Thinking of buying a motor yacht? Well, an old saying goes that the best day of a boater’s life is the day you buy your dreamboat, and the second-best day occurs when you sell it—but that's far from the truth. Don’t let the implications of stress and frustration hold you back. The fact that you’re reading this, after all, is a step in the right direction!
Here are a few more steps to take to make buying a motor yacht as smooth as the water’s surface on a calm day.
How to Buy a Yacht
- Decide what kind of motor yacht best meets your needs.
- Narrow down a size range (length), and consider amenities.
- Try before you buy: conduct a charter or a sea trial.
- Work with a dealer or broker who understands you.
- Set a budget, and stick to it—and then close the deal.
- Take a boating safety course.
- Enjoy your new motor yacht!
What Type of Motor Yacht is Right For You?
Truly thousands of choices await when you’re buying a motor yacht, so what type of boating do you want to do? Most boats fall into one of three categories: overnight cruising, fishing, or watersports (like wakesurfing or wakeboarding). Once you know what activities you’ll prioritize, that will dictate the type of boat to seek.
Select a Size & Choose Your Amenities
Ask yourself the following questions...
- Will you primarily boat with just your beloved, or several friends and family?
- Do you have a growing family, where you’ll need to plan ahead for more space?
- How aboard sleeping onboard, or spending a few days cruising?
Your answers to all of these will help you determine if you need enclosed areas for relaxing, a particular number of berths (or cabins), and certain amenities like a cooktop.
Try Before You Buy
If a friend has a similar boat, go out on it and assess its amenities with your desires in mind. You can do the same on a day charter. Definitely visit boat shows, where you can get onboard your preferred brands and perhaps even sea trial the boats. Dealer demo days are helpful for the same reasons, too.
Work with a Dealer or Broker Who Understands You
Oftentimes the first thing these professionals say is, “What type of boating do you enjoy?” Next, they inquire about how many people you cruise with, and where you plan to go. They’re not just making pleasant conversation. Dealers and brokers need a clear picture of your lifestyle to help point you in the right direction. Trust your instincts; if you have a good rapport, the last thing these reps want is for you to make an expensive mistake, with the blame landing squarely on their shoulders.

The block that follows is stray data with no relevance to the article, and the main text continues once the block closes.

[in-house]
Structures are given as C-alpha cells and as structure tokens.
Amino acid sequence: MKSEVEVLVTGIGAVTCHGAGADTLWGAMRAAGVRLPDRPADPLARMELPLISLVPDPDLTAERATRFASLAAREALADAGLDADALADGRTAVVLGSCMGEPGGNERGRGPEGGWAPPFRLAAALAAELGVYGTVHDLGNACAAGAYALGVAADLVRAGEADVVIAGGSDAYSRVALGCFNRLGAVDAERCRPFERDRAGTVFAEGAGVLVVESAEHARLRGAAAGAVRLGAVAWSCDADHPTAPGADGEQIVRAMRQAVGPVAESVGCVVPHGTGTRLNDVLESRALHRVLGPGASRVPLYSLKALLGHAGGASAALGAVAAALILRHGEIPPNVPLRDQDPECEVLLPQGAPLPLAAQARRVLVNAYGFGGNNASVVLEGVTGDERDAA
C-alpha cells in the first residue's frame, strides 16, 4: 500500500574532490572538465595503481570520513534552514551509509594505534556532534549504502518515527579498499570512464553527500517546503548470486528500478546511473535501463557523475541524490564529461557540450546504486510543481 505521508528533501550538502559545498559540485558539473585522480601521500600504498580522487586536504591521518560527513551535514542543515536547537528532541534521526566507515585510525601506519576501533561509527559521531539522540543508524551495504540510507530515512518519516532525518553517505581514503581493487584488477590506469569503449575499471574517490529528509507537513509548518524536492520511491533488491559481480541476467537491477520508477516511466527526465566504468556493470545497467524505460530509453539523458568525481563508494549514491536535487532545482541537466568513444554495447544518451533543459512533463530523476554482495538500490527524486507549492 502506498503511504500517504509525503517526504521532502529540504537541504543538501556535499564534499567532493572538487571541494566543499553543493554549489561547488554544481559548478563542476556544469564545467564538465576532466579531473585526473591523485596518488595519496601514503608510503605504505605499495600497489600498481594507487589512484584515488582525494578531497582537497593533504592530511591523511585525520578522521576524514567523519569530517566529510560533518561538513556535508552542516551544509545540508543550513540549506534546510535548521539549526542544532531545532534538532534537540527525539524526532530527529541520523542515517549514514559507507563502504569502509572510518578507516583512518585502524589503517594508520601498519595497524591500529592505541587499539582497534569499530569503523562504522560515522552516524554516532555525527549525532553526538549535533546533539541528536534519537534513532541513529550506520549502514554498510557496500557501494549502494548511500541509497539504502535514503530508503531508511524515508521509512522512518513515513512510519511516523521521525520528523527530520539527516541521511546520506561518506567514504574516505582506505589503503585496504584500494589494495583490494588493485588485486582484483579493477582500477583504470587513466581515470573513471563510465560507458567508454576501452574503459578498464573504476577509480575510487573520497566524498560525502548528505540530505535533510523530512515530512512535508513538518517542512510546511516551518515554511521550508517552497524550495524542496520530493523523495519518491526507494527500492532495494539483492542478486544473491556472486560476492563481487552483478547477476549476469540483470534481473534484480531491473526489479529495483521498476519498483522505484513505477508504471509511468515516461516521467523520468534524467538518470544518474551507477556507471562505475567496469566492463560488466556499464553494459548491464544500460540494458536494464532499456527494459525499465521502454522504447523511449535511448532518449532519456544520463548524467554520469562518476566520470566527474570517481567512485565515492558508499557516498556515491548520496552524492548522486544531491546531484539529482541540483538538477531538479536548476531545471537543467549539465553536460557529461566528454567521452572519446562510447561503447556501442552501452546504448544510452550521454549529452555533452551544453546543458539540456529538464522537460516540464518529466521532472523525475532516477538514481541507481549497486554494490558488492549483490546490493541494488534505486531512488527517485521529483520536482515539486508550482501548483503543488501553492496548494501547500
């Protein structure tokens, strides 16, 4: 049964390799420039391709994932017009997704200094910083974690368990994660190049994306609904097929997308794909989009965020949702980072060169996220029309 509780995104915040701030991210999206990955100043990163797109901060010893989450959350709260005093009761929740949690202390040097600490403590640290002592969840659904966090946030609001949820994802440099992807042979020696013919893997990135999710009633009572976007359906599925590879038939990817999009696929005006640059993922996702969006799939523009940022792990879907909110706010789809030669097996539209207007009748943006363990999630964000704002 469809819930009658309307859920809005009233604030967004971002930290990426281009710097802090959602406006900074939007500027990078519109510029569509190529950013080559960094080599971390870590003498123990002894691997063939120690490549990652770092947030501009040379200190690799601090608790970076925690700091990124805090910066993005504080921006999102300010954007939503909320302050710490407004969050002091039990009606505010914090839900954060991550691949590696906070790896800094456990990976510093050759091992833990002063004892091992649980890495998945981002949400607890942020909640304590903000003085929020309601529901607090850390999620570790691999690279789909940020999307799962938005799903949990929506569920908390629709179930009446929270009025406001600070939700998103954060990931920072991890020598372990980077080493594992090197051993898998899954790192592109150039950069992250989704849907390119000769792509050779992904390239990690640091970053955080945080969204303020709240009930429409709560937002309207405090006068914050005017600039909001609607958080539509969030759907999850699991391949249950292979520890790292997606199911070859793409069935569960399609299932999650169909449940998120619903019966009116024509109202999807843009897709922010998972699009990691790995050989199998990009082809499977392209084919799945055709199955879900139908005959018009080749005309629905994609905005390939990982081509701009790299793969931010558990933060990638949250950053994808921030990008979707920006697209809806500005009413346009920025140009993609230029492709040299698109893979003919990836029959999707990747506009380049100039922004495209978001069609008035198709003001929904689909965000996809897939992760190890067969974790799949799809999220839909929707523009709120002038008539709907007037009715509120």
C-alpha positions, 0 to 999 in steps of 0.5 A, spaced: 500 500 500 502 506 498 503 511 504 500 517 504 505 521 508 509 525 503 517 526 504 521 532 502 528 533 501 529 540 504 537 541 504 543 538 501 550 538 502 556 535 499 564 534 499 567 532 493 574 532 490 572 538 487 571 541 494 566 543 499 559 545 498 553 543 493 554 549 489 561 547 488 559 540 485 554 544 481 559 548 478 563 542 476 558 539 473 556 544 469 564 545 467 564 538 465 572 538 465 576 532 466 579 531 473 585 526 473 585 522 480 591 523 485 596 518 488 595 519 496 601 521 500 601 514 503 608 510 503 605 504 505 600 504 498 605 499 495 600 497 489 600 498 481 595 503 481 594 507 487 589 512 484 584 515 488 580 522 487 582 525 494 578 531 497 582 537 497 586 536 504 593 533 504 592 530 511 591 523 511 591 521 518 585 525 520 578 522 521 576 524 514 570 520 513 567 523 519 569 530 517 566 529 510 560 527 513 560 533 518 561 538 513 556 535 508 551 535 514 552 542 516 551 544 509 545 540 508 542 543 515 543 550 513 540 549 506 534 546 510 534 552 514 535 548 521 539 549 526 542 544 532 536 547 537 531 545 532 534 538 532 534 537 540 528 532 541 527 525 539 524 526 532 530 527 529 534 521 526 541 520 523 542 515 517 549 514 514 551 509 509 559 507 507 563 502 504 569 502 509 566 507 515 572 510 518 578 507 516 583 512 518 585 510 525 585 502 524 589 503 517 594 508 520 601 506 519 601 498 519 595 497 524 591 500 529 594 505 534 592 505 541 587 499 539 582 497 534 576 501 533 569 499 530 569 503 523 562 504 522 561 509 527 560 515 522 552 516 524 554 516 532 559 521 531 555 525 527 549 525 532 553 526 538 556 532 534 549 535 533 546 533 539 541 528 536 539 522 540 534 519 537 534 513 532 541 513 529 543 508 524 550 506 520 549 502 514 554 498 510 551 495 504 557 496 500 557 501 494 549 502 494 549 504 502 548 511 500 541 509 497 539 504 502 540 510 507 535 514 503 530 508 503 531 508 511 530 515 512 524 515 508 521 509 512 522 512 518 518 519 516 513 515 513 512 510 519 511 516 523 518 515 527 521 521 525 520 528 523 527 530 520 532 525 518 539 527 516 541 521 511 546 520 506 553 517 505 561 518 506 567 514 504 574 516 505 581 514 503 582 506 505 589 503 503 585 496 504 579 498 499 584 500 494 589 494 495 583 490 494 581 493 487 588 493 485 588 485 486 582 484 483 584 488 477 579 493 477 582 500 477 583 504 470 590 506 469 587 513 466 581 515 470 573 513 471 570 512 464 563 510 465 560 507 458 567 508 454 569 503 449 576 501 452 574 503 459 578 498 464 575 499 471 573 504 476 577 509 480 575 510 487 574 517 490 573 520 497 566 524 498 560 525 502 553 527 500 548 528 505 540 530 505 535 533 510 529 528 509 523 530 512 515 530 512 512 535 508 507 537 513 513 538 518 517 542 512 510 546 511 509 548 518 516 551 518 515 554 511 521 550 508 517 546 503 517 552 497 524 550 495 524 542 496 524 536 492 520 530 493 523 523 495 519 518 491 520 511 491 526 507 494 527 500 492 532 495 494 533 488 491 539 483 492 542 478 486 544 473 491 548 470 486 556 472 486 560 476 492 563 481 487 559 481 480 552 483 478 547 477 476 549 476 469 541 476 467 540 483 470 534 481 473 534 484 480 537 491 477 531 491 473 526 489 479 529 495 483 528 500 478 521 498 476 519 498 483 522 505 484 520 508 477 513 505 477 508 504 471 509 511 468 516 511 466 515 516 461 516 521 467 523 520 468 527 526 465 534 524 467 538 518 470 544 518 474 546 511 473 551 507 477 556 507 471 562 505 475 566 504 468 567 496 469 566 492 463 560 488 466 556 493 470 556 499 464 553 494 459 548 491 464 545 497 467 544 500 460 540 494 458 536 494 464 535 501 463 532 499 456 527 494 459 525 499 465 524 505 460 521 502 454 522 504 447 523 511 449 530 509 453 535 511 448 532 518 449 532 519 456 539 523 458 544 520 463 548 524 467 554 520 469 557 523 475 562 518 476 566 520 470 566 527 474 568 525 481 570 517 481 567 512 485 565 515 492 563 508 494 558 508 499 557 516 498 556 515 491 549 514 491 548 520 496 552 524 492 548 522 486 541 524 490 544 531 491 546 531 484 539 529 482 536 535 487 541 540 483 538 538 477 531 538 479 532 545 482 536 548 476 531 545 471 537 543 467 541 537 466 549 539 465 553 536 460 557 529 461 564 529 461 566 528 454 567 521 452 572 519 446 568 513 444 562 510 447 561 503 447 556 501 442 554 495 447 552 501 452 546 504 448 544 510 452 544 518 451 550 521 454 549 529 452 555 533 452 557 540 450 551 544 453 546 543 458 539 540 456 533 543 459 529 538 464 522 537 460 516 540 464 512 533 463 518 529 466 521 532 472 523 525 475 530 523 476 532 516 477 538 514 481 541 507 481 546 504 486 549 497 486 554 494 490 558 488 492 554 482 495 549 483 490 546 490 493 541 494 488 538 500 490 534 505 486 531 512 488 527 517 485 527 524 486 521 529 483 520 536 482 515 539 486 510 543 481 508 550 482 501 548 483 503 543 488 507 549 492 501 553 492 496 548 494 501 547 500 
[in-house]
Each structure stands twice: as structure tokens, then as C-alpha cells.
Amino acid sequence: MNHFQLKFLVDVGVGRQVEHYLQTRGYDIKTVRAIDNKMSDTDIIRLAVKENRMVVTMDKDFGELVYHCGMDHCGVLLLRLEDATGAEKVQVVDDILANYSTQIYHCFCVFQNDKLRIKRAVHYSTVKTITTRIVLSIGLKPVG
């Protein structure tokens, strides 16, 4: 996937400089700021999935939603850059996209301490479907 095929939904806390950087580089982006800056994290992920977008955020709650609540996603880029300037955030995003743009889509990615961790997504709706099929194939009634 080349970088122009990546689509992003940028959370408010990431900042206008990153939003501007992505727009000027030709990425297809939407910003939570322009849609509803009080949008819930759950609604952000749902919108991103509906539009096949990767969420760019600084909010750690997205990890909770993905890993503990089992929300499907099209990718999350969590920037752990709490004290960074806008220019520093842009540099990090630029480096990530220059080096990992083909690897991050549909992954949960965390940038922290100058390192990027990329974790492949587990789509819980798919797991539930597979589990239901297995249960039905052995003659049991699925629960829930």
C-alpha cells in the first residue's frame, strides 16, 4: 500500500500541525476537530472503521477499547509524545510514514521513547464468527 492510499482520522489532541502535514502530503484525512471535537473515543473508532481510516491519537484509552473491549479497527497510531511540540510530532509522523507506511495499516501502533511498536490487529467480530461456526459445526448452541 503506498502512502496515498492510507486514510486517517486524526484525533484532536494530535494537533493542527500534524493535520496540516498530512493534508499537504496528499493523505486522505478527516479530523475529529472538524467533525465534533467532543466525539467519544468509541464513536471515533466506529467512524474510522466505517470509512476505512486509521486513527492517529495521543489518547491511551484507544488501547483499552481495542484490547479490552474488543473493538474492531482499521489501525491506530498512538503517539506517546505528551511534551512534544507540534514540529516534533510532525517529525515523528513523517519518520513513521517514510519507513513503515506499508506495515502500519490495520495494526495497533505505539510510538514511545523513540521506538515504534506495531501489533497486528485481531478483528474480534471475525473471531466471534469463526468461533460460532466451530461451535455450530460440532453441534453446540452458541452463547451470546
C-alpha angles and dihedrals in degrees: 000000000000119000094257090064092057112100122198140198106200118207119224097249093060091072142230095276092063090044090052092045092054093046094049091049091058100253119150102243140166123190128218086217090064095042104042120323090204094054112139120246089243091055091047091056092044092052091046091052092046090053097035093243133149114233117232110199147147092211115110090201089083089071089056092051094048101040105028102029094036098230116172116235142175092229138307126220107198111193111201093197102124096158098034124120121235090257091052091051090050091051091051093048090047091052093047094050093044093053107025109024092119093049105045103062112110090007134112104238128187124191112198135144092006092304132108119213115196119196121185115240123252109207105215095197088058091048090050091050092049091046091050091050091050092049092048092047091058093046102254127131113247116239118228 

Set a Budget, and Stick to it
It’s easy to get carried away when buying a motor yacht, since it can be a “heart versus head” decision. Research prices on boat manufacturers’ websites, as well as through dealers and brokers. Additionally research seasonal maintenance costs, as well as fuel, insurance, repairs, and storage. Your spending comfort may also help you decide whether a new or a used boat is right for you.
Learn more by reading Boat Values & Pricing: Negotiating Your Purchase.
Consider Taking a Boating Safety Course
If you haven’t already done so, sign up for a class through the U.S. Coast Guard or the BoatUS Foundation, the latter offering free courses in most states. Check your state’s licensing requirements, too. The National Association of Boating Law Administrators (NASBLA) dedicates a page on its website to state-by-state mandatory education, a good place to start. Also be sure to check out our Education & Training Guide.
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